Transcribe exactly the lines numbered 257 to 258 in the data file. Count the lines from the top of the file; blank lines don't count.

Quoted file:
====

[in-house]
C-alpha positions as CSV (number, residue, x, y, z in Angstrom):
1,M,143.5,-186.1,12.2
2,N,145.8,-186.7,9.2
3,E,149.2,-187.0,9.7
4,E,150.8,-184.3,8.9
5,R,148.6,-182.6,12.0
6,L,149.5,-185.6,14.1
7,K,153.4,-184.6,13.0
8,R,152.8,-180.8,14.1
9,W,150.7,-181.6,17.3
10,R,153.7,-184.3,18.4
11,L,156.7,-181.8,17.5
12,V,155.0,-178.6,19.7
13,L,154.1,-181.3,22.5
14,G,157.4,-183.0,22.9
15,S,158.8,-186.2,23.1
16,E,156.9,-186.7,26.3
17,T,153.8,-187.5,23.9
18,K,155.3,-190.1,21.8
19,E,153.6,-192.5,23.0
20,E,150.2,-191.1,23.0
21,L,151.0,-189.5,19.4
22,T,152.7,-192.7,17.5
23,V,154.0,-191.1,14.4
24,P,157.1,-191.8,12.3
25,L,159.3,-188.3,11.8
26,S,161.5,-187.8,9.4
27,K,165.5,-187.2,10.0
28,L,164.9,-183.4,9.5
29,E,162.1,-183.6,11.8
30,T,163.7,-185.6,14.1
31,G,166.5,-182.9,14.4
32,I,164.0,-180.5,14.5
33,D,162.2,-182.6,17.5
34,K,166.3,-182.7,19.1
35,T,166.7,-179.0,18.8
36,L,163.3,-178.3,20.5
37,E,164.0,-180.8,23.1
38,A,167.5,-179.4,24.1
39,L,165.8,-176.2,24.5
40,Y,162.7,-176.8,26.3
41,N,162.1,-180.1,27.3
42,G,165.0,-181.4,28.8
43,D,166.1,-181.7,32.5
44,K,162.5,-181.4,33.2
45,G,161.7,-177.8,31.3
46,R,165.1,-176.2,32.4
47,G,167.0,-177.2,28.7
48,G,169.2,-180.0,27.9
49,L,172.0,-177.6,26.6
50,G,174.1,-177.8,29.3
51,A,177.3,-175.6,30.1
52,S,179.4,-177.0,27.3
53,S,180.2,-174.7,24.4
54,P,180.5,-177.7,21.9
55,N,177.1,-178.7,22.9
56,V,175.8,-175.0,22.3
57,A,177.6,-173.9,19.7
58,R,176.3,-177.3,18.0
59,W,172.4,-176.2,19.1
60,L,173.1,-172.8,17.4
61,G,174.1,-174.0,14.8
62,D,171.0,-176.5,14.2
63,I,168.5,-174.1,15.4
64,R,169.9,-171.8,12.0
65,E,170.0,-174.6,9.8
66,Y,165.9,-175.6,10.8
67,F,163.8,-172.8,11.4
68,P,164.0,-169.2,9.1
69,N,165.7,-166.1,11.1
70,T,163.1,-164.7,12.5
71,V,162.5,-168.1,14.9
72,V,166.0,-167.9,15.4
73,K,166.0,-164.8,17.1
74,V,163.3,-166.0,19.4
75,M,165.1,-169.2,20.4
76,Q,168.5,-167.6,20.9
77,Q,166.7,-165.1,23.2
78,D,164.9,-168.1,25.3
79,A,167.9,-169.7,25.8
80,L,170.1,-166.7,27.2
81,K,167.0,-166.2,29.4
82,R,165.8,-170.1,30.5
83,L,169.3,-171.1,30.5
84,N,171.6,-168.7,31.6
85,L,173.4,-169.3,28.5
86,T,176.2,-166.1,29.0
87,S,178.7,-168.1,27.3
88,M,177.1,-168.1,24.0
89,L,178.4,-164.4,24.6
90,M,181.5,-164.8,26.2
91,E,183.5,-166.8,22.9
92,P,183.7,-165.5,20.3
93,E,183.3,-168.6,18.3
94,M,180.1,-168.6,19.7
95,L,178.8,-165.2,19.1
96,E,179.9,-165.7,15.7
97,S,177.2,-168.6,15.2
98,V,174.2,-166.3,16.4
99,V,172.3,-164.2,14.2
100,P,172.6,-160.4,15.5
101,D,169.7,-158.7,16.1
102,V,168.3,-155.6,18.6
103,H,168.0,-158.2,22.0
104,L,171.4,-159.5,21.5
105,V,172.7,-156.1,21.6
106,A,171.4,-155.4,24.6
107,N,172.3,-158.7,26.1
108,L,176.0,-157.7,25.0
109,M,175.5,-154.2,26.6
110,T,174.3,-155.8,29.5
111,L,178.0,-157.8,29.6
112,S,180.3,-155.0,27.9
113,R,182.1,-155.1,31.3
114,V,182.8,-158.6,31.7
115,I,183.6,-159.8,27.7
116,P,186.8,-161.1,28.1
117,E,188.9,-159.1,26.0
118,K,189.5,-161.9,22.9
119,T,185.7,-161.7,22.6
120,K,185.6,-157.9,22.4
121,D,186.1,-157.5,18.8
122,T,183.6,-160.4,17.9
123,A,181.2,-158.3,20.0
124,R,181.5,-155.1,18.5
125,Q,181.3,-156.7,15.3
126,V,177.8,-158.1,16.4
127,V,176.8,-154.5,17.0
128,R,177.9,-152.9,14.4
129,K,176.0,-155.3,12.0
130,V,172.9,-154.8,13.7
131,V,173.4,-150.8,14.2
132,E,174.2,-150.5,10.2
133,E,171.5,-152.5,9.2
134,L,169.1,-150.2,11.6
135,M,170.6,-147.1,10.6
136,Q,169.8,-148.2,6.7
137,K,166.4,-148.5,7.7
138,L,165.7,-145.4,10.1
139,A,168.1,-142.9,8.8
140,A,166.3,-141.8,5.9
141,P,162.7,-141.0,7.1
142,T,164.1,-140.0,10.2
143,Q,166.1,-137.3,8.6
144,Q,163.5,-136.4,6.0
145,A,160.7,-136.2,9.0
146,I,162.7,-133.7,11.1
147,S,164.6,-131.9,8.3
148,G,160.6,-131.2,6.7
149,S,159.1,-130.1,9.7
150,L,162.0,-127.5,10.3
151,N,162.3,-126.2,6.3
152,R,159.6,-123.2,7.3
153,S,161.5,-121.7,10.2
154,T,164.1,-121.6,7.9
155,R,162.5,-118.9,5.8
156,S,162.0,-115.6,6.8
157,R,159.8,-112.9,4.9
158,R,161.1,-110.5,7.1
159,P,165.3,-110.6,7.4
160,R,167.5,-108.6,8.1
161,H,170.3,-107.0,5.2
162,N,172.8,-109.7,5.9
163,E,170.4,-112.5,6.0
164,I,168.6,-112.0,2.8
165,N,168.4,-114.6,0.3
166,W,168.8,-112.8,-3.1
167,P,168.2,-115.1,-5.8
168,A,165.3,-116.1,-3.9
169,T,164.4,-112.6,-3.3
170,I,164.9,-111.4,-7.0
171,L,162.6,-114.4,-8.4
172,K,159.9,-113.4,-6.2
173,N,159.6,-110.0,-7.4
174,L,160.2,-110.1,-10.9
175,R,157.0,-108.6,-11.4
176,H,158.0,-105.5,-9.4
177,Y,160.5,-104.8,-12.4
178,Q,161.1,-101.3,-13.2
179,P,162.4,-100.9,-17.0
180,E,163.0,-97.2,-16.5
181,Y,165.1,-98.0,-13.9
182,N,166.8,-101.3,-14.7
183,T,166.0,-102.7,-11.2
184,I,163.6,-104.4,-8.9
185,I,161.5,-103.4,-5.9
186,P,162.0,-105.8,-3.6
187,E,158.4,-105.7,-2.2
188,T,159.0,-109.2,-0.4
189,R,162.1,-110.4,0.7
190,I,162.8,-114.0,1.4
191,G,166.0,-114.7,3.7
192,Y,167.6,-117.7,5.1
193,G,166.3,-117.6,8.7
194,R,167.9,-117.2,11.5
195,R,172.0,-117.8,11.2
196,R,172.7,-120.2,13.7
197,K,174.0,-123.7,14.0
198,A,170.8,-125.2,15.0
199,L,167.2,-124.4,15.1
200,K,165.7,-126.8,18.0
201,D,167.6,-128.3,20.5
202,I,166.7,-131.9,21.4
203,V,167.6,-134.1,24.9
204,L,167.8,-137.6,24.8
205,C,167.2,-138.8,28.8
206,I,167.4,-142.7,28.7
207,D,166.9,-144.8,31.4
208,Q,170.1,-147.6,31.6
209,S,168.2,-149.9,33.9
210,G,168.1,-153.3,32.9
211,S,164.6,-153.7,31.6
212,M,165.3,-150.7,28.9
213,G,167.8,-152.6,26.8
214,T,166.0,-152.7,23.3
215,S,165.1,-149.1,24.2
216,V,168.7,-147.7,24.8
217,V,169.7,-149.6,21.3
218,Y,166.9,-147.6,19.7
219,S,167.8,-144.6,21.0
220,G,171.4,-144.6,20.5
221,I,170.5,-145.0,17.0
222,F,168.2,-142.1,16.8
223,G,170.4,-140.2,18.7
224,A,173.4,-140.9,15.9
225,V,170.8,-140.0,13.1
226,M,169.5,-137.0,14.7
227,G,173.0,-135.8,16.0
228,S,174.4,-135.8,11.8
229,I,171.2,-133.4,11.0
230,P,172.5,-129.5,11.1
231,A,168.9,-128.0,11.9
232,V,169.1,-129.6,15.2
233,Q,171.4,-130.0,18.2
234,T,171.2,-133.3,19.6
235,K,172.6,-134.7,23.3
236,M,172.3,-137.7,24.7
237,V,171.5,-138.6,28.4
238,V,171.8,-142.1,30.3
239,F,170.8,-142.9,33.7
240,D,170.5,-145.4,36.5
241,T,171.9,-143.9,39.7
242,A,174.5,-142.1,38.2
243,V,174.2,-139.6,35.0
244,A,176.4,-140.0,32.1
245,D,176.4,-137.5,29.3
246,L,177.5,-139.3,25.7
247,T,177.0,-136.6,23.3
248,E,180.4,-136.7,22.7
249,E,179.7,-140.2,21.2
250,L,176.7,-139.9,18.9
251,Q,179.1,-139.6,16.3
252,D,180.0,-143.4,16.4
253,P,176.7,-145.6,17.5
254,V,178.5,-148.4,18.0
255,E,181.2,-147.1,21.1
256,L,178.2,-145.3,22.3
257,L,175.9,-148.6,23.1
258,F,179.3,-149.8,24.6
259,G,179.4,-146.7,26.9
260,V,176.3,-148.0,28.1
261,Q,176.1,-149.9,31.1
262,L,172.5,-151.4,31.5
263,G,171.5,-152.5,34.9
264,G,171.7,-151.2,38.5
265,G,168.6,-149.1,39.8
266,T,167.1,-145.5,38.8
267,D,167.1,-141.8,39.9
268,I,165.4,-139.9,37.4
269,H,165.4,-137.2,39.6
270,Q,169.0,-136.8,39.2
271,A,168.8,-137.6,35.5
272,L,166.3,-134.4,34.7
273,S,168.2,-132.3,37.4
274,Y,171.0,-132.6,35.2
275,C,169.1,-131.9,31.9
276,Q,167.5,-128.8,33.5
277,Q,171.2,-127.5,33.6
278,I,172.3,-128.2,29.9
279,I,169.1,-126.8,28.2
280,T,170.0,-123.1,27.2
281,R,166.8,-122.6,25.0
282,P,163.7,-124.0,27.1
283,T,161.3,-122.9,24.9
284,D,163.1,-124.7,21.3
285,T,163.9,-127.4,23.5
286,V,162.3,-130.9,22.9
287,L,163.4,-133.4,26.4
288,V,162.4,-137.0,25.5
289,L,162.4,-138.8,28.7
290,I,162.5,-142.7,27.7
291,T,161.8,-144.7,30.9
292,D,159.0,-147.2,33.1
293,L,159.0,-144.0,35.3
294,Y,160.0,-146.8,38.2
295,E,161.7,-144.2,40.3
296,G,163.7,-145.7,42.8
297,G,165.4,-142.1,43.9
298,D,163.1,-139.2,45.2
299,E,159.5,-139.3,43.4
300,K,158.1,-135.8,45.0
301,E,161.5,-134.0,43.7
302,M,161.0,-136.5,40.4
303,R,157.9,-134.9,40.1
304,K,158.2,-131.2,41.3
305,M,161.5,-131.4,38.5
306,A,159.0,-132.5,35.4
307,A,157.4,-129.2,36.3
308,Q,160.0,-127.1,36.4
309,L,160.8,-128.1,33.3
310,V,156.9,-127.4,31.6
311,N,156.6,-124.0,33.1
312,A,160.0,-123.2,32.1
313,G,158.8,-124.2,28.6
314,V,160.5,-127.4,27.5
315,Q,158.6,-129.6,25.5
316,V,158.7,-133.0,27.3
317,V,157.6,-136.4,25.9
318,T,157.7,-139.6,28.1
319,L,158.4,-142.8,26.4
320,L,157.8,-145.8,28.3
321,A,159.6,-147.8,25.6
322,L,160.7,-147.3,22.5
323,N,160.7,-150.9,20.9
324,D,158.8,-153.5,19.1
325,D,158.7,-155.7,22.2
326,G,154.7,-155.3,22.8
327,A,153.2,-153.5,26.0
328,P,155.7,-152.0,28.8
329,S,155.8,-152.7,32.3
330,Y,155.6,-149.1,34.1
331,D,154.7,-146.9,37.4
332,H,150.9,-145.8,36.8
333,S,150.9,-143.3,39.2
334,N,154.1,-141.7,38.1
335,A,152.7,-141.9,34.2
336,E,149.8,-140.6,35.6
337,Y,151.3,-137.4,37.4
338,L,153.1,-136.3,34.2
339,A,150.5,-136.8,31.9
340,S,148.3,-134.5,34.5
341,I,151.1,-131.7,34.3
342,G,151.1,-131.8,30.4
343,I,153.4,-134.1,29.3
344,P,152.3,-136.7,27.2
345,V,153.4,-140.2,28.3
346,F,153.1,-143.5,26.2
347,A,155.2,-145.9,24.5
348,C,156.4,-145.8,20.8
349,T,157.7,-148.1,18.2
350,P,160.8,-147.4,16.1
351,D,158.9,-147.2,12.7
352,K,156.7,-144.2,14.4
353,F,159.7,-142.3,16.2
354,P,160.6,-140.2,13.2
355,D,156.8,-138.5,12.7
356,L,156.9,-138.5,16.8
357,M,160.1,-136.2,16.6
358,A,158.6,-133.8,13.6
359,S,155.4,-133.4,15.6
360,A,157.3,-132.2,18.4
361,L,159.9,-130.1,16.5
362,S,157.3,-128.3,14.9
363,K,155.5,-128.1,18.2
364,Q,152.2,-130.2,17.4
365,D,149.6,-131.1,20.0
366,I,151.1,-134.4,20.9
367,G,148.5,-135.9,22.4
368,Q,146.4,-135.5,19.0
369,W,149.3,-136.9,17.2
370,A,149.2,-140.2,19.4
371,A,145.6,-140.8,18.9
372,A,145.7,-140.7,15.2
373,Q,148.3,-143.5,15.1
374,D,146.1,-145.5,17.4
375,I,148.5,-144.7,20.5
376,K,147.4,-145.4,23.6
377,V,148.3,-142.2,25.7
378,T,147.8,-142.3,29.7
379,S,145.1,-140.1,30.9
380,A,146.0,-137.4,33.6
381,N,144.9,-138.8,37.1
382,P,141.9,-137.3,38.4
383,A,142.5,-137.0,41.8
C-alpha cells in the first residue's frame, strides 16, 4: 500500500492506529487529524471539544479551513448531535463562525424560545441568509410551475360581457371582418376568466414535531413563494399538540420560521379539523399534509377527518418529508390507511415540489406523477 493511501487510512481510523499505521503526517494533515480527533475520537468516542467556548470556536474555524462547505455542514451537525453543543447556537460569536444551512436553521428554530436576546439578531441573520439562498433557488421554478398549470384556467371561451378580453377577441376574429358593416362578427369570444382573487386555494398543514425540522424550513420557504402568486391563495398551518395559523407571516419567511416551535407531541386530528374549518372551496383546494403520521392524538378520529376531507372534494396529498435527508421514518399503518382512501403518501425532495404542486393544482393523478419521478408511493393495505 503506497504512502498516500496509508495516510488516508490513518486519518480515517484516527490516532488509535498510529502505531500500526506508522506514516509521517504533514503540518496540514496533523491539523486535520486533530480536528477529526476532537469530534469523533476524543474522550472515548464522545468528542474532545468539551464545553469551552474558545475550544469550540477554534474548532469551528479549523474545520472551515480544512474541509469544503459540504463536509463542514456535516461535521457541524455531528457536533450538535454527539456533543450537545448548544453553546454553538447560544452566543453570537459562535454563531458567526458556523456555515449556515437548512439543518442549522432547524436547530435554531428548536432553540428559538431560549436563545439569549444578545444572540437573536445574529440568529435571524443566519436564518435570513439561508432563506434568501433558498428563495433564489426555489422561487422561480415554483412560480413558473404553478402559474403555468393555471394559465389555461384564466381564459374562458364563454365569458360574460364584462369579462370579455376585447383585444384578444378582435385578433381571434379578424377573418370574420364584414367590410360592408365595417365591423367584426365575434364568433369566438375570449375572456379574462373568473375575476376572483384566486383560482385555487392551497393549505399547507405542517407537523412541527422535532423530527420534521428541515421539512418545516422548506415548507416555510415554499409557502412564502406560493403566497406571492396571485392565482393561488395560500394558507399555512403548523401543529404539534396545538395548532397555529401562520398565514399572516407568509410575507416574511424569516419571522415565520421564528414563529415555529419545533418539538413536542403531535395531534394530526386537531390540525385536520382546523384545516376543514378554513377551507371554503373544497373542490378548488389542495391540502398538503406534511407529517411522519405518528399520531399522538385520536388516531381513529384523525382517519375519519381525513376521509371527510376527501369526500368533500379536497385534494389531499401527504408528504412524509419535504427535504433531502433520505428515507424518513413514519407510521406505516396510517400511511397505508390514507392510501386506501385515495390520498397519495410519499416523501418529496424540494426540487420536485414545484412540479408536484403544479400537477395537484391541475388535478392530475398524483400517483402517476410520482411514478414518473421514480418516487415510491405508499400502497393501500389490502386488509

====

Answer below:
255,E,181.2,-147.1,21.1
256,L,178.2,-145.3,22.3